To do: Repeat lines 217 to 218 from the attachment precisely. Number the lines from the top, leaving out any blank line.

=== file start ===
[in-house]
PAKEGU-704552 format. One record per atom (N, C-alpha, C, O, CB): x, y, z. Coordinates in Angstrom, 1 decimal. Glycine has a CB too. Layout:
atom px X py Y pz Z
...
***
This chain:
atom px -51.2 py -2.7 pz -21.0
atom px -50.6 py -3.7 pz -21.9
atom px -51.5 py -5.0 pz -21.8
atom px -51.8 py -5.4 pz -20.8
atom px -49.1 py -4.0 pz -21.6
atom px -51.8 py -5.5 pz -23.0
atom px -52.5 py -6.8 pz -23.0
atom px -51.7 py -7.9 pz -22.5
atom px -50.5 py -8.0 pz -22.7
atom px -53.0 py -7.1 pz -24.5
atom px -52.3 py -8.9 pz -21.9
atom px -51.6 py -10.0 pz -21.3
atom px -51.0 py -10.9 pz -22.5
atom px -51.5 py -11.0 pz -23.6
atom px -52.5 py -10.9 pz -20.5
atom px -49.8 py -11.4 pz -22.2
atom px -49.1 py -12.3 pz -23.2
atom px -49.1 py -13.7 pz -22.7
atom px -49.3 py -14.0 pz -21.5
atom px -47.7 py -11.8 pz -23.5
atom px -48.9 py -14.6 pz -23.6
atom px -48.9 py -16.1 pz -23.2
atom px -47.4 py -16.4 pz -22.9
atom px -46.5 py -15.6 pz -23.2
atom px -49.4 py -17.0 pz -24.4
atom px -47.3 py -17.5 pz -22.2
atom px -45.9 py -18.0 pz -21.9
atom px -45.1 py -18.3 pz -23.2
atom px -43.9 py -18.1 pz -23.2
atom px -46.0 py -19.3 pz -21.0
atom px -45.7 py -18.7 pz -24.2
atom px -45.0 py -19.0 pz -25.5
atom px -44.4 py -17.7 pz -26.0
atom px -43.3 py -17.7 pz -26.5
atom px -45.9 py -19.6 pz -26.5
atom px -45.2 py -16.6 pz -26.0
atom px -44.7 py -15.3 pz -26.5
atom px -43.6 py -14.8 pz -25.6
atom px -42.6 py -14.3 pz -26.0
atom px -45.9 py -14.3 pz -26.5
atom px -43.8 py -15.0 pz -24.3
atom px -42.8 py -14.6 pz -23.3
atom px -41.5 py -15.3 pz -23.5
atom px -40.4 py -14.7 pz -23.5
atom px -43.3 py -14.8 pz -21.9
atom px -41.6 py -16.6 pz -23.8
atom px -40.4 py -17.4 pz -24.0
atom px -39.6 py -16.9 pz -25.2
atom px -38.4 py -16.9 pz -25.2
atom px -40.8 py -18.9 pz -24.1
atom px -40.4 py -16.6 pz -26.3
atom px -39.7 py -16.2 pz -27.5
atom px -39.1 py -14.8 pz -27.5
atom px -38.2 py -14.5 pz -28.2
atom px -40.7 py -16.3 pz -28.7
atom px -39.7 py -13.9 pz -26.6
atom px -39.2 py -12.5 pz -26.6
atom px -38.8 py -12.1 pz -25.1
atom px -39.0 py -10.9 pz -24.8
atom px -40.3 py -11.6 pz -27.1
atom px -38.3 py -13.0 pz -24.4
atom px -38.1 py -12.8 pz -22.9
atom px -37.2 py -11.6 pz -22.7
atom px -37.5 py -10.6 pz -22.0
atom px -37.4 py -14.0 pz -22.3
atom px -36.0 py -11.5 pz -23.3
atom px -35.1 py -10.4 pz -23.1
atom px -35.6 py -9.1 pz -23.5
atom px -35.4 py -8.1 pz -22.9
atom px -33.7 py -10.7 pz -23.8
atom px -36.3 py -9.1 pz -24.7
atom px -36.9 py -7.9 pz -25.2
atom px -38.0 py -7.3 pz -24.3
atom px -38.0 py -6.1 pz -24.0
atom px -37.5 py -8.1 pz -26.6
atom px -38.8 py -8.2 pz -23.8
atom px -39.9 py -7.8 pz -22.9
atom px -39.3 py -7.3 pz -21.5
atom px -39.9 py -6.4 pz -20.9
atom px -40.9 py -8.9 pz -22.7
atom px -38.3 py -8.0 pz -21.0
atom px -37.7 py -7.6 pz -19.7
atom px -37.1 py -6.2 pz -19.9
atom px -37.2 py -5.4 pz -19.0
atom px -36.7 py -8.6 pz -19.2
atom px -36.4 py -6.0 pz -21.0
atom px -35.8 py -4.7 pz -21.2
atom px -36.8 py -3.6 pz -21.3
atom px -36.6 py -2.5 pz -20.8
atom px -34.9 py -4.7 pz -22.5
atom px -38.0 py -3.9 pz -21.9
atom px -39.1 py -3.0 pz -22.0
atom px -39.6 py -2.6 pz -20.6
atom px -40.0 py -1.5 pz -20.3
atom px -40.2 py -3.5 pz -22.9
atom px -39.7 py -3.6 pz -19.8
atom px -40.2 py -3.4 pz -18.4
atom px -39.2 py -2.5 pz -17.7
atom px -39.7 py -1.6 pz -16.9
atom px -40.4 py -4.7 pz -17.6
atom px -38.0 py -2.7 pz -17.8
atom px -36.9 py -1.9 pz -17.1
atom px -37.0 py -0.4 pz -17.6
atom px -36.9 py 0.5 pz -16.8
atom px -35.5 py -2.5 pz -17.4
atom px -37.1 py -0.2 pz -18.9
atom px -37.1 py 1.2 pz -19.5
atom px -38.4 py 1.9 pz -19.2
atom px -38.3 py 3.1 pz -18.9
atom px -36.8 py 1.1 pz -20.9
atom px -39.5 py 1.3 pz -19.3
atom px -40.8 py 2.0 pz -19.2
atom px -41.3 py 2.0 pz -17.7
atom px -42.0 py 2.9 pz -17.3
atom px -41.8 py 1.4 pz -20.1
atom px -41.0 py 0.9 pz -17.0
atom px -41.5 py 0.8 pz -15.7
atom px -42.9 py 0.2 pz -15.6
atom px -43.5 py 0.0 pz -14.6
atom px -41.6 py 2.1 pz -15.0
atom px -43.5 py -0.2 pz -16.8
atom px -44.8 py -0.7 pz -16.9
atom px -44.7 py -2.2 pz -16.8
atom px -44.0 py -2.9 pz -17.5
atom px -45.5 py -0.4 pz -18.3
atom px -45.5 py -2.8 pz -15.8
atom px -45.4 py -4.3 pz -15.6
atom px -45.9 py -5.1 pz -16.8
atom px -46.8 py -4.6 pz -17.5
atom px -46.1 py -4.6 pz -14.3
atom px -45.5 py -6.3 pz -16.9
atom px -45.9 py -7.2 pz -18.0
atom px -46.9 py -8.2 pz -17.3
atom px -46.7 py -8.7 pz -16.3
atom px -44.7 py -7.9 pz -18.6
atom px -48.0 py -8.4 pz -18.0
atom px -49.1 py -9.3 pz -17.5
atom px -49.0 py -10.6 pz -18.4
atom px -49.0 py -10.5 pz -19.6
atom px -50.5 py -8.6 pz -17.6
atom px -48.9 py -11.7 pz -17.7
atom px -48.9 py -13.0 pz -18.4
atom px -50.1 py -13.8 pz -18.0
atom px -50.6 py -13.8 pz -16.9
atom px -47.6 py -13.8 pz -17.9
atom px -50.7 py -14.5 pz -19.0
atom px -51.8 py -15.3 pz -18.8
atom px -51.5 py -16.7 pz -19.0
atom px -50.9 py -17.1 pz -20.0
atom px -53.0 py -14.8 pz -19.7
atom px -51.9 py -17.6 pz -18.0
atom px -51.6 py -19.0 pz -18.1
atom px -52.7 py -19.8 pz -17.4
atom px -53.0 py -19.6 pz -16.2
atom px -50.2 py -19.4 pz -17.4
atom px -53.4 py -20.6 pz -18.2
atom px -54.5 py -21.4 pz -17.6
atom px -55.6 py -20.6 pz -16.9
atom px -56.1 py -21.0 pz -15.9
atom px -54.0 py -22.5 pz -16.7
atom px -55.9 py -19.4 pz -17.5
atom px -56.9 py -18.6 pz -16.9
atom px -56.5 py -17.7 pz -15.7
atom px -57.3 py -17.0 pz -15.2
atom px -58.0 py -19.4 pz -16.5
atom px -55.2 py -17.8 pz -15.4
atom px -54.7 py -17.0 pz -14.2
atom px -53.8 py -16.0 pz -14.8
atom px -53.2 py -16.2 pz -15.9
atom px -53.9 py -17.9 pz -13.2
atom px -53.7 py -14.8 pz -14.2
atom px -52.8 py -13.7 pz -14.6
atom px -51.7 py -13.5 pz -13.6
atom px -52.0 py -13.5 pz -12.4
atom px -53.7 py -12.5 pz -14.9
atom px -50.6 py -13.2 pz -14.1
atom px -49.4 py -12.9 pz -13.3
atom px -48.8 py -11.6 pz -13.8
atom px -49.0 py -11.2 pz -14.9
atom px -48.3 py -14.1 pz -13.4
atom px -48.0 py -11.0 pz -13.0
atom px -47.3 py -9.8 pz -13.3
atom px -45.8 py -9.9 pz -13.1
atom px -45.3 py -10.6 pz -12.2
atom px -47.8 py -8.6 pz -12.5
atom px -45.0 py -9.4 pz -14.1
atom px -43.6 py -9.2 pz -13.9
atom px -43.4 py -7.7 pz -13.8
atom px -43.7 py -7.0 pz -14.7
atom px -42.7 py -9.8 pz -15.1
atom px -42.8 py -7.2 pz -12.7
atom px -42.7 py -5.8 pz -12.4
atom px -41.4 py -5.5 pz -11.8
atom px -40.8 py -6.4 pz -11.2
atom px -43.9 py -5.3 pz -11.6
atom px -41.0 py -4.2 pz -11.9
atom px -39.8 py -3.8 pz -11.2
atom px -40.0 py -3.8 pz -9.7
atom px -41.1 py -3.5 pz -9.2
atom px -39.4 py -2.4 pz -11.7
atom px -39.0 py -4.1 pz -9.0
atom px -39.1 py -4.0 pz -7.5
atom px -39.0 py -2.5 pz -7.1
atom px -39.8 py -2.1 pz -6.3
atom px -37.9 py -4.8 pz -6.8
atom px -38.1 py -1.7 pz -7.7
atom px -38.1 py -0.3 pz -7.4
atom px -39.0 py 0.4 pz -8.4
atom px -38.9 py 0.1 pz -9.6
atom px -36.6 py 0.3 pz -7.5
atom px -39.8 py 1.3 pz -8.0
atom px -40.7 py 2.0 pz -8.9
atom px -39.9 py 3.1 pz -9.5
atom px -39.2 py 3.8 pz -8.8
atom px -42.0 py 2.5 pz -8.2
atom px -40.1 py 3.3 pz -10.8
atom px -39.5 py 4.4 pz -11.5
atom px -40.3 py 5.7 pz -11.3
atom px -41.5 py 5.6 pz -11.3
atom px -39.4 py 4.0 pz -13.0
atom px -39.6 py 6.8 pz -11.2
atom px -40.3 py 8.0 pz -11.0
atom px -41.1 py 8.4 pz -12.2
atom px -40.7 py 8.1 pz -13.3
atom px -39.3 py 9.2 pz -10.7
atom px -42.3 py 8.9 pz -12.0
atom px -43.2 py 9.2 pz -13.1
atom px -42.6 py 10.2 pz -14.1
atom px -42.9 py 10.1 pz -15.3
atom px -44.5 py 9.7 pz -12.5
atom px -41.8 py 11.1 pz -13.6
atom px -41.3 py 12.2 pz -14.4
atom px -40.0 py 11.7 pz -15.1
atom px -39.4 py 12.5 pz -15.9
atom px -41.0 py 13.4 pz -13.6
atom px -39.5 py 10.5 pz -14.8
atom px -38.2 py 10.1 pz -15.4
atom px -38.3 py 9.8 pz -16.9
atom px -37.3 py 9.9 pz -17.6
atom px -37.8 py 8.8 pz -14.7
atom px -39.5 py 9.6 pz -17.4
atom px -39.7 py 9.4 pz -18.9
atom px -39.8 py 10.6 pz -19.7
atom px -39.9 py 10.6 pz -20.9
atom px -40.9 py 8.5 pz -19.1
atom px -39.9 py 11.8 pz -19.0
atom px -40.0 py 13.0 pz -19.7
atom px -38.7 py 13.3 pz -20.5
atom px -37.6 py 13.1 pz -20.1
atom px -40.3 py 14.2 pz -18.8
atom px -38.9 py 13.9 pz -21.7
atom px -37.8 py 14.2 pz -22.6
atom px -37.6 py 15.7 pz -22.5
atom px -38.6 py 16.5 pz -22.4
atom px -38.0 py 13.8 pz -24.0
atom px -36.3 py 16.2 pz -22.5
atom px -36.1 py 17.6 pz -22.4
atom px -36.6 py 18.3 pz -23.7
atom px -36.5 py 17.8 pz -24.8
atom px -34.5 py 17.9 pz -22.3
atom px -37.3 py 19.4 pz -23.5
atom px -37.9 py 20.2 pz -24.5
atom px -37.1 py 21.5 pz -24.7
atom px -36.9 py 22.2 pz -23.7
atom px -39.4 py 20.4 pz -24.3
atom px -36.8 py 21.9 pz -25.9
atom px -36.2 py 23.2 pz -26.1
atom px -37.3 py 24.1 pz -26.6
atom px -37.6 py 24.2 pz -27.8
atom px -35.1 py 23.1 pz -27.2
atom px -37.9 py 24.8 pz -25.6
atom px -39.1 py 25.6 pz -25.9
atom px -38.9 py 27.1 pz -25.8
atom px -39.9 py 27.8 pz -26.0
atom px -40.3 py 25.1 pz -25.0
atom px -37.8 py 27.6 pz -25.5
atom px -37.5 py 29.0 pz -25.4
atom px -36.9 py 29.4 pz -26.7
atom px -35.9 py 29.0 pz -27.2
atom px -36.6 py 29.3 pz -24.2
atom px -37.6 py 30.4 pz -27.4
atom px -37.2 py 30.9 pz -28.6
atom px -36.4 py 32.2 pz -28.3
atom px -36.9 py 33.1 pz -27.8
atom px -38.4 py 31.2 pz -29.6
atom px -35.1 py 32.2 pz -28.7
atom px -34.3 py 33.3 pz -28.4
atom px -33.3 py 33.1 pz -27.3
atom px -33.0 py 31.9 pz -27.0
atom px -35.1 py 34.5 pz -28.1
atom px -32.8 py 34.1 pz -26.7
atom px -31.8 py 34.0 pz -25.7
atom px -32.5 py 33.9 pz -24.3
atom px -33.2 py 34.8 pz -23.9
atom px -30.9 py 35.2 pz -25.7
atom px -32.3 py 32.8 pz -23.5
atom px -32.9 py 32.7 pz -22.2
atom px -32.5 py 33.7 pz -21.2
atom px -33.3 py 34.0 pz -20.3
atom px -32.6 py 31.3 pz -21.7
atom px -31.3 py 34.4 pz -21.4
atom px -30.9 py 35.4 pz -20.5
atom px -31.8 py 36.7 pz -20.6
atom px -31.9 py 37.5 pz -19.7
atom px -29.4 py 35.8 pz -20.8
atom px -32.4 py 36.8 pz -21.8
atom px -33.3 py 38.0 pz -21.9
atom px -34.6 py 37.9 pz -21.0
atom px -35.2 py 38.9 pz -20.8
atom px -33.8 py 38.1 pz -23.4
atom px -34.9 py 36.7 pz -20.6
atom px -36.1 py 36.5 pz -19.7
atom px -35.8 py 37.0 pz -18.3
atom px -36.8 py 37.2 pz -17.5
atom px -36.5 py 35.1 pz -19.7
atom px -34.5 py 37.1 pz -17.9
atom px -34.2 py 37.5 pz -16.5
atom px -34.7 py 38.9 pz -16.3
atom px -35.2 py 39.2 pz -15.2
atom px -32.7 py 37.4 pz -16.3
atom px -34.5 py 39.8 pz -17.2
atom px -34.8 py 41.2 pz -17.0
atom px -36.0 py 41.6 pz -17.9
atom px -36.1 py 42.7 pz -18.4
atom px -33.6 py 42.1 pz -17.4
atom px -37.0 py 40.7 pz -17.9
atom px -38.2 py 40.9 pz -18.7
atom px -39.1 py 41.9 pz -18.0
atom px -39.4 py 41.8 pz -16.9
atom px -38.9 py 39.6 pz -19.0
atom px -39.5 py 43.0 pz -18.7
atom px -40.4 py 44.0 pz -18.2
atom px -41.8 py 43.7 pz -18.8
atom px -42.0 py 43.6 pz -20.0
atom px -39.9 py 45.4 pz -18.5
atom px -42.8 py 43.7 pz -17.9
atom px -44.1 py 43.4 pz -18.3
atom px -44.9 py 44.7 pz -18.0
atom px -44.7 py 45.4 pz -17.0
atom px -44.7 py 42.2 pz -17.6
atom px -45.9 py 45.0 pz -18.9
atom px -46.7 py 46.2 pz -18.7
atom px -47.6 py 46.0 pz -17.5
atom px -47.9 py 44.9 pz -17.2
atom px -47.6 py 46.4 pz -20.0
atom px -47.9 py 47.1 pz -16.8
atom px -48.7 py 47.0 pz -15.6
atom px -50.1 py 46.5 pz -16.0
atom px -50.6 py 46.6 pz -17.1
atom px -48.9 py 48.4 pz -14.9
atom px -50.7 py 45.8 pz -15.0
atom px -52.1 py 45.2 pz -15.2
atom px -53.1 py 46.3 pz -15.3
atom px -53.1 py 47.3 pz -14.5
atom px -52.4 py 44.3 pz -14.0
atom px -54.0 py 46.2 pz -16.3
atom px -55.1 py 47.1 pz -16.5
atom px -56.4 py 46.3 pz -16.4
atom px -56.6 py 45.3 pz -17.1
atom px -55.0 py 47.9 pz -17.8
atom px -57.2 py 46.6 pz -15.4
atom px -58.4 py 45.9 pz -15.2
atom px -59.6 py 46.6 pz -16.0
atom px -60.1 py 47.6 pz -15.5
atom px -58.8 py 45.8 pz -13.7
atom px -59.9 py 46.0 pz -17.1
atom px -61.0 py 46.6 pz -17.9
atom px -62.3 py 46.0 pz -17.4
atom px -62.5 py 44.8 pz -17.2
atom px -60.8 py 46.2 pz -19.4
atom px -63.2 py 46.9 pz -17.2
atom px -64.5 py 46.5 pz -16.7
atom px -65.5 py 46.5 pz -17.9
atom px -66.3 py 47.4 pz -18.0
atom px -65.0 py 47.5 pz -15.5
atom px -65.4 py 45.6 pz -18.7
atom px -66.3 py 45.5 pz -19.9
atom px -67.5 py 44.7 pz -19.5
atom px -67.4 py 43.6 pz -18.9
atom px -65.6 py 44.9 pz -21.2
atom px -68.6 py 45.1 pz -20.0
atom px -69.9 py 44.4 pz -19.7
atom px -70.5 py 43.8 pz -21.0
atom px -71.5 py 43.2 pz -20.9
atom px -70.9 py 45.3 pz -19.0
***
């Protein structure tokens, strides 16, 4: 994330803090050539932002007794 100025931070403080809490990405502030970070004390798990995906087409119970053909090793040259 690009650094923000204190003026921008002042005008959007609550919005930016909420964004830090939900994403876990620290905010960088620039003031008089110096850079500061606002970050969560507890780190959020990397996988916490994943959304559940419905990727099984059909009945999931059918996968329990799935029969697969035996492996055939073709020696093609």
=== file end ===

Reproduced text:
atom px -39.8 py 1.3 pz -8.0
atom px -40.7 py 2.0 pz -8.9